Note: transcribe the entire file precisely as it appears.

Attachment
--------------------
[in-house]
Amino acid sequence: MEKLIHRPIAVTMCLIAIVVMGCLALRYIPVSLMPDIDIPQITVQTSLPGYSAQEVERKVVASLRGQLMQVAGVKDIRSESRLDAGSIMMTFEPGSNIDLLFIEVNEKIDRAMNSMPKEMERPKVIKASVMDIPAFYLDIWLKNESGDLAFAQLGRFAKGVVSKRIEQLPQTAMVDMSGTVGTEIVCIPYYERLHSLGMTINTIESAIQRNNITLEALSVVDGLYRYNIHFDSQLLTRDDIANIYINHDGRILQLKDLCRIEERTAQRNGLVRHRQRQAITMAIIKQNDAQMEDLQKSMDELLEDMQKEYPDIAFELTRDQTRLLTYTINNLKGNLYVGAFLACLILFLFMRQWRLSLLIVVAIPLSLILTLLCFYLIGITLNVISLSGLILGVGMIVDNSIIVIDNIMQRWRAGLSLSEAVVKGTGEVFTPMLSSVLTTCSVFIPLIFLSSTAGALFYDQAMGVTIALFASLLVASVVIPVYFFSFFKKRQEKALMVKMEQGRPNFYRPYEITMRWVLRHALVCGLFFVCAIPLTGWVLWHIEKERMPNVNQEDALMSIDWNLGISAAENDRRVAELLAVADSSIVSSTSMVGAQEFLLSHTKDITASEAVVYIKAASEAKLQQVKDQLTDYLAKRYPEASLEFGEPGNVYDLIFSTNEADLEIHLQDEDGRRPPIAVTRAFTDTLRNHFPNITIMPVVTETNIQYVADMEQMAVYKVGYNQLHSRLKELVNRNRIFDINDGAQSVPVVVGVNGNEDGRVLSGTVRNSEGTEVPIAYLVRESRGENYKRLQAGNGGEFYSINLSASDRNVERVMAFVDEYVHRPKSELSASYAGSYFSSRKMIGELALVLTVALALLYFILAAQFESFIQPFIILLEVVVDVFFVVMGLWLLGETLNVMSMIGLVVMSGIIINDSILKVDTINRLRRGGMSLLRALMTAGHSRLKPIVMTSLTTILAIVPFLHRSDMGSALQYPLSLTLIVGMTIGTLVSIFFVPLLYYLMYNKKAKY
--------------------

[in-house]
Amino acid sequence: MEKLIHRPIAVTMCLIAIVVMGCLALRYIPVSLMPDIDIPQITVQTSLPGYSAQEVERKVVASLRGQLMQVAGVKDIRSESRLDAGSIMMTFEPGSNIDLLFIEVNEKIDRAMNSMPKEMERPKVIKASVMDIPAFYLDIWLKNESGDLAFAQLGRFAKGVVSKRIEQLPQTAMVDMSGTVGTEIVCIPYYERLHSLGMTINTIESAIQRNNITLEALSVVDGLYRYNIHFDSQLLTRDDIANIYINHDGRILQLKDLCRIEERTAQRNGLVRHRQRQAITMAIIKQNDAQMEDLQKSMDELLEDMQKEYPDIAFELTRDQTRLLTYTINNLKGNLYVGAFLACLILFLFMRQWRLSLLIVVAIPLSLILTLLCFYLIGITLNVISLSGLILGVGMIVDNSIIVIDNIMQRWRAGLSLSEAVVKGTGEVFTPMLSSVLTTCSVFIPLIFLSSTAGALFYDQAMGVTIALFASLLVASVVIPVYFFSFFKKRQEKALMVKMEQGRPNFYRPYEITMRWVLRHALVCGLFFVCAIPLTGWVLWHIEKERMPNVNQEDALMSIDWNLGISAAENDRRVAELLAVADSSIVSSTSMVGAQEFLLSHTKDITASEAVVYIKAASEAKLQQVKDQLTDYLAKRYPEASLEFGEPGNVYDLIFSTNEADLEIHLQDEDGRRPPIAVTRAFTDTLRNHFPNITIMPVVTETNIQYVADMEQMAVYKVGYNQLHSRLKELVNRNRIFDINDGAQSVPVVVGVNGNEDGRVLSGTVRNSEGTEVPIAYLVRESRGENYKRLQAGNGGEFYSINLSASDRNVERVMAFVDEYVHRPKSELSASYAGSYFSSRKMIGELALVLTVALALLYFILAAQFESFIQPFIILLEVVVDVFFVVMGLWLLGETLNVMSMIGLVVMSGIIINDSILKVDTINRLRRGGMSLLRALMTAGHSRLKPIVMTSLTTILAIVPFLHRSDMGSALQYPLSLTLIVGMTIGTLVSIFFVPLLYYLMYNKKAKY